TABLE 1.
Bacterial strains and plasmids used in this study

Bioinformatic analyses.

Candidate protein coding genes were identified in the genome sequence of A. ferrooxidans ATCC 23270, made available by The Institute for Genome Research (http://www.tigr.org) using Glimmer (http://www.tigr.org), Critica (http://www.ttaxus.com), and BlastX (http://www.ncbi.nlm.nih.gov), followed by manual curation of the predicted genes to correct errors in start site prediction and identify missing candidate genes. The annotated genome was displayed in the interactive format of Artemis (http://www.sanger.ac.uk/Software/Artemis). The following bioinformatic programs were used to further characterize candidate genes and their predicted protein products: BlastP and PsiBlast (http://www.ncbi.nlm.nih.gov), the suite of protein characterization programs available in InterproScan (http://www.ebi.ac.uk/interpro), Blocks (http://www.blocks.fhcrc.org), and ClustalW (http://www.ebi.ac.uk/ClustalW). Conserved motifs in the ClustalW alignments were visualized using Logos (4).

Purification and identification of AHL.

Recombinant E. coli pAf-act early-stationary-phase cultures (including cells and supernatants) were extracted with dichloromethane (DCM) at a ratio of 70:30 (culture to DCM) as described previously (19). DCM was removed by rotary evaporation, and the residue was reconstituted in 100 μl DCM for fractionation by Sep-Pack C18 preparative columns. Fractions were eluted with 1 ml in a gradient of methanol in water (20, 40, 60, 75, and 95%, vol/vol). Five fractions (F1 to F5) were collected, concentrated to 10 μl, and assayed for activity using the AHL assays described above. Samples (1 μl) were also injected in the splitless mode into a gas chromatography-mass spectrometry (GC/MS) system consisting of an Autosystem XL gas chromatograph (Perkin-Elmer, Boston, MA) with an MDN-5 column (Supelco, Bellefonte, PA) coupled to a Perkin-Elmer Turbo Mass mass spectrometer. Helium served as carrier gas. The mass spectrometer was operated in the electron impact ionization mode at 70 eV as described previously (32, 33). The following AHL standards were purchased from Fluka: N-hexanoyl-dl-homoserine lactone (AHL-C6), N-octanoyl-dl-homoserine lactone (AHL-C8), and N-tetradecanoyl-dl-homoserine lactone (AHL-C14).

Isolation of DNA, recombinant DNA techniques, and DNA sequencing.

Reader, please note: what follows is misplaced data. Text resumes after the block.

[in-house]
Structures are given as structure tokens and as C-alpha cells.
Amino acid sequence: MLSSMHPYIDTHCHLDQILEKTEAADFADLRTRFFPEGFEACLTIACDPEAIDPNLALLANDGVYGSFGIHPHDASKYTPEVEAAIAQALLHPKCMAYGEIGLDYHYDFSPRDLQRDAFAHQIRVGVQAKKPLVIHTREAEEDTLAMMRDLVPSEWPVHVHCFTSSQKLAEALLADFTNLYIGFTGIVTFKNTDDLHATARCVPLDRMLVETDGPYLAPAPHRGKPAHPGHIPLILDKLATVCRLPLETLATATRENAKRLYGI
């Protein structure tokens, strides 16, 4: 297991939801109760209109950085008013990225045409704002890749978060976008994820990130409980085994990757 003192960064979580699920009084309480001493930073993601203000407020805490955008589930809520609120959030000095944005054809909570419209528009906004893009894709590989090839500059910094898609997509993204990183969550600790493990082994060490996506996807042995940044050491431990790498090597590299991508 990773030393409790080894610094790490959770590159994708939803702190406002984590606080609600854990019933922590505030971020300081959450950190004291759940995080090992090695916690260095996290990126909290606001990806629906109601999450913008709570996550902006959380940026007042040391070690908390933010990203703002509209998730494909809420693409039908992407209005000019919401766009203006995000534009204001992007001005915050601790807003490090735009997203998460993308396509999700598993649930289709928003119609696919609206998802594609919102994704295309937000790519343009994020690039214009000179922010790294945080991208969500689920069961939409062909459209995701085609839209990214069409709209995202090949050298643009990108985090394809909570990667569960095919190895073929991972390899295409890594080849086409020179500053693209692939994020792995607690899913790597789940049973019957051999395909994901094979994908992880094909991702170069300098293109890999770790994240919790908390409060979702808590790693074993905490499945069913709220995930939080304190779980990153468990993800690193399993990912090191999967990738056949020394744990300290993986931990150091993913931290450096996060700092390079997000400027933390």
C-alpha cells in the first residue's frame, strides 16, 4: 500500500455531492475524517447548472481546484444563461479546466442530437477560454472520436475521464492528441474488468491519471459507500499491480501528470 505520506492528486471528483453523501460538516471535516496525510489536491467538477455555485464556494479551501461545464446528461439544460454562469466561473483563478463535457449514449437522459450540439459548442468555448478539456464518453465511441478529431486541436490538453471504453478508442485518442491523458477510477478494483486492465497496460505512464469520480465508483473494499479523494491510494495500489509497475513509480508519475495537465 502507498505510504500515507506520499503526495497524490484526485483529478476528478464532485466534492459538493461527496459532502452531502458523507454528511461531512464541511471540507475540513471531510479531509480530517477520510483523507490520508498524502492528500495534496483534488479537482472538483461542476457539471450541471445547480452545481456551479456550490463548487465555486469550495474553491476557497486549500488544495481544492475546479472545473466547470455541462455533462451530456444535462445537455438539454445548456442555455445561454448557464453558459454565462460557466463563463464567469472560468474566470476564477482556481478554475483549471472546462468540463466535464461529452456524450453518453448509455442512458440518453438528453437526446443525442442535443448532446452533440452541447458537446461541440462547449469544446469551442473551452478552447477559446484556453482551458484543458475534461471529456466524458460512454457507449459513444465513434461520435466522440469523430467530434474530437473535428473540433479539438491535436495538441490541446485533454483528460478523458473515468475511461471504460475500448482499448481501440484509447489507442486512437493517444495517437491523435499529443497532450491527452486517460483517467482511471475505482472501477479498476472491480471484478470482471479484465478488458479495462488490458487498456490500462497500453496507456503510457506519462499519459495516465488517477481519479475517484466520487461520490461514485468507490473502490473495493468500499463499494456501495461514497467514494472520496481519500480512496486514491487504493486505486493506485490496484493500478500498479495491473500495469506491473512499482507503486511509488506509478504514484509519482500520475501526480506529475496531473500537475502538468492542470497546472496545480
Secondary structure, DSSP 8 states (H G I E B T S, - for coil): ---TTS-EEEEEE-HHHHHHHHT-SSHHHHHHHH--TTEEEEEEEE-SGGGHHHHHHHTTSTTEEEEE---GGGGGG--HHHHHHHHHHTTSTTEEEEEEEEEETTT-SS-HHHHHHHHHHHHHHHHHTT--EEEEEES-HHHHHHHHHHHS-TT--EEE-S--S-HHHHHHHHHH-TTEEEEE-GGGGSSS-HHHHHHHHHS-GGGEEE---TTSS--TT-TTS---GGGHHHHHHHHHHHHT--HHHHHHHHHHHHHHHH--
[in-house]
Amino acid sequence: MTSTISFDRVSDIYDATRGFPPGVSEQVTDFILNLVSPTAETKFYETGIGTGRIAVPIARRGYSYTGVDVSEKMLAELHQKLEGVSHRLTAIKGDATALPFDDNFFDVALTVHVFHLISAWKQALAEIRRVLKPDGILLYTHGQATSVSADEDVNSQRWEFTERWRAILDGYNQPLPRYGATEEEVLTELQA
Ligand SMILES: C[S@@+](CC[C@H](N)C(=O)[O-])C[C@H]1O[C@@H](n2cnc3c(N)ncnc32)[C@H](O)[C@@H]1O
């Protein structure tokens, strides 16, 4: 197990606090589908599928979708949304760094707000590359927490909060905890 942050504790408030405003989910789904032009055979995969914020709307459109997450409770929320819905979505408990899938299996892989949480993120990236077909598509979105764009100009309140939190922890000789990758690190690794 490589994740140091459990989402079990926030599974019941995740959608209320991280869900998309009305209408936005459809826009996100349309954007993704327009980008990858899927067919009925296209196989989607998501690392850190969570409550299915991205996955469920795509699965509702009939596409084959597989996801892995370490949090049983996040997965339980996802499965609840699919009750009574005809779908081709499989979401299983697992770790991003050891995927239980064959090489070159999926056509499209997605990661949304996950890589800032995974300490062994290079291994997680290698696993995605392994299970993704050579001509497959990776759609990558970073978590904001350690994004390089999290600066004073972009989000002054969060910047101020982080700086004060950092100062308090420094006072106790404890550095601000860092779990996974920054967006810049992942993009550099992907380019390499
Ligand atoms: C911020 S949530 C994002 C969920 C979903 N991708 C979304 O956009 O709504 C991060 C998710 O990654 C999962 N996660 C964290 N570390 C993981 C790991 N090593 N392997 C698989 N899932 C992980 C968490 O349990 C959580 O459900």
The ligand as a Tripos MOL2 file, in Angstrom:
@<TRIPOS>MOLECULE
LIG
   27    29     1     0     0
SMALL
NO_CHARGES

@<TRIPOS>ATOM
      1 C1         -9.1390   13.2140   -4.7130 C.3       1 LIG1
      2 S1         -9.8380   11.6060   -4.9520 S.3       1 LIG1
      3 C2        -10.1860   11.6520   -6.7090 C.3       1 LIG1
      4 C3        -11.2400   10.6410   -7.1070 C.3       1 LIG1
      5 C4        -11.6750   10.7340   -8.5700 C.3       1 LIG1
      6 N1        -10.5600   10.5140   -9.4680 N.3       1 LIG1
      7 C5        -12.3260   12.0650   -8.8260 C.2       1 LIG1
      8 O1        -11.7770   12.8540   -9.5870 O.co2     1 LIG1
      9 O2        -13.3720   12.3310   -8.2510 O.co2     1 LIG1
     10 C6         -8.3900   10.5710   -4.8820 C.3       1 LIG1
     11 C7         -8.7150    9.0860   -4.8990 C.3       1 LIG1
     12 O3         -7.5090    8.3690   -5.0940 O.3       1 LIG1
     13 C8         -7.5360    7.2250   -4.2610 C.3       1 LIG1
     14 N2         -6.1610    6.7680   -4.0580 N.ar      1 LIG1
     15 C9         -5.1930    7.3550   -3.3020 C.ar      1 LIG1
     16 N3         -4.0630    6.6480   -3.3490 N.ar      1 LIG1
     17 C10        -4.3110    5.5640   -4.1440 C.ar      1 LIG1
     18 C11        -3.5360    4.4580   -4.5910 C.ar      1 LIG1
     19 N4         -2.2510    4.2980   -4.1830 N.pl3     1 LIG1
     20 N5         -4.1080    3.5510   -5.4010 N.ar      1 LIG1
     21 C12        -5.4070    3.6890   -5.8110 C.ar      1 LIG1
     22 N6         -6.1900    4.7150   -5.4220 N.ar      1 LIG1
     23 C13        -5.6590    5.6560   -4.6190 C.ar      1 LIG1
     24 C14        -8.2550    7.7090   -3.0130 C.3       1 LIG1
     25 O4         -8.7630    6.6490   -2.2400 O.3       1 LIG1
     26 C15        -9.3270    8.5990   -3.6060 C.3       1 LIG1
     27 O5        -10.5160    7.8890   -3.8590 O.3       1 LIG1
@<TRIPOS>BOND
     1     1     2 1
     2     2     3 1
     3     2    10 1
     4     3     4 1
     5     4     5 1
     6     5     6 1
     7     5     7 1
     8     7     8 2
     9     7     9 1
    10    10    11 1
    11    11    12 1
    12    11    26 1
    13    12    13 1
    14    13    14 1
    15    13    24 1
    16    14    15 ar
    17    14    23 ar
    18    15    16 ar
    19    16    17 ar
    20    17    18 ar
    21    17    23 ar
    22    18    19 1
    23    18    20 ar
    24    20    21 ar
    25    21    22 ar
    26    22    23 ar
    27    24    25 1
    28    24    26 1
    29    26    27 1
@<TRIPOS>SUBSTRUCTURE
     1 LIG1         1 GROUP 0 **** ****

DNA was isolated from A. ferrooxidans as previously described (1). The following standard recombinant DNA techniques were performed as previously described: digestion of DNA with restriction enzymes, agarose gel electrophoresis, purification of DNA fragments, PCR amplification of DNA, DNA ligation, plasmid preparation, and transformation of E. coli (29). DNA sequencing was carried out by the Sanger dideoxynucleotide method (29).

Construction of recombinant plasmids and analysis of gene expression.

act was amplified by PCR with Elongase mix as described by the manufacturer (Invitrogen) using genomic DNA as a template with the primers P8 and P9 (Table (Table2).2). Amplified act was cloned into pKK223-3 as described by the suppliers, and the resulting recombinant plasmid was termed pAf-act. pAf-act was transformed into E. coli JM109 by electroporation, and the transformants were grown on LB plates containing ampicillin (100 μg·ml−1) at 37°C.

TABLE 2.
PCR and RT-PCR primers used in this study

AHL reporter plate assays.

E. coli JM109 (pAf-act) was cross streaked onto X-Gal (5-bromo-4-chloro-3-indolyl-β-d-galactopyranoside; 80 μg ml−1)-IPTG (isopropyl-β-d-thiogalactopyranoside; 40 μg ml−1)-LB medium reporter plates in the presence of A. tumefaciens NT1 (34) and S. meliloti Rm41 SinI (18) as described by Latifi et al. (14) and Swift et al. (39). Plates were incubated overnight at 30°C. Activation of lacZ in these reporter strains was detected by the production of blue dye. As a negative control, E. coli JM109 lacking act but containing the plasmid vector pKK223-3 was also cross streaked on the same plates. As a positive control, the AHL-producing strain S. meliloti Rm41 was also cross streaked.

Gene cotranscription analysis.

Five micrograms of total RNA was isolated from late-log/early-stationary-phase cells of A. ferrooxidans and was reverse transcribed by reverse transcription PCR (RT-PCR) as described previously (10) using the DNA primers listed in Table Table2.2. Appropriate negative and positive controls were included in each RT-PCR experiment as described previously (10).

Semiquantitative RT-PCR measurements of gene expression.

Five micrograms of total RNA was isolated from A. ferrooxidans and was reverse transcribed by PCR (RT-PCR) as described previously (10) using the following DNA primers: P8 and P9 to amplify DNA corresponding to act and recA1 and recA2 to amplify DNA corresponding to recA (Table (Table2).2). Semiquantitative PCR was carried out for one cycle of incubation at 94°C for 1 min, followed by 15, 25, and 30 cycles of 90°C for 30 s each, 64°C for 1 min, and 72°C for 1 min. PCR products were visualized by agarose gel electrophoresis as previously described (10). Densitometry measurements of DNA were quantitated using Scion Image for Windows software. Appropriate negative and positive controls were included in each RT-PCR experiment as described previously (10). PCR was performed with up to 100-fold dilutions of template to ensure that assays were carried out in the linear range of template concentrations. Reproducibility was assessed by performing at least two independent RT reactions for each time point and at least three PCRs using each of these templates.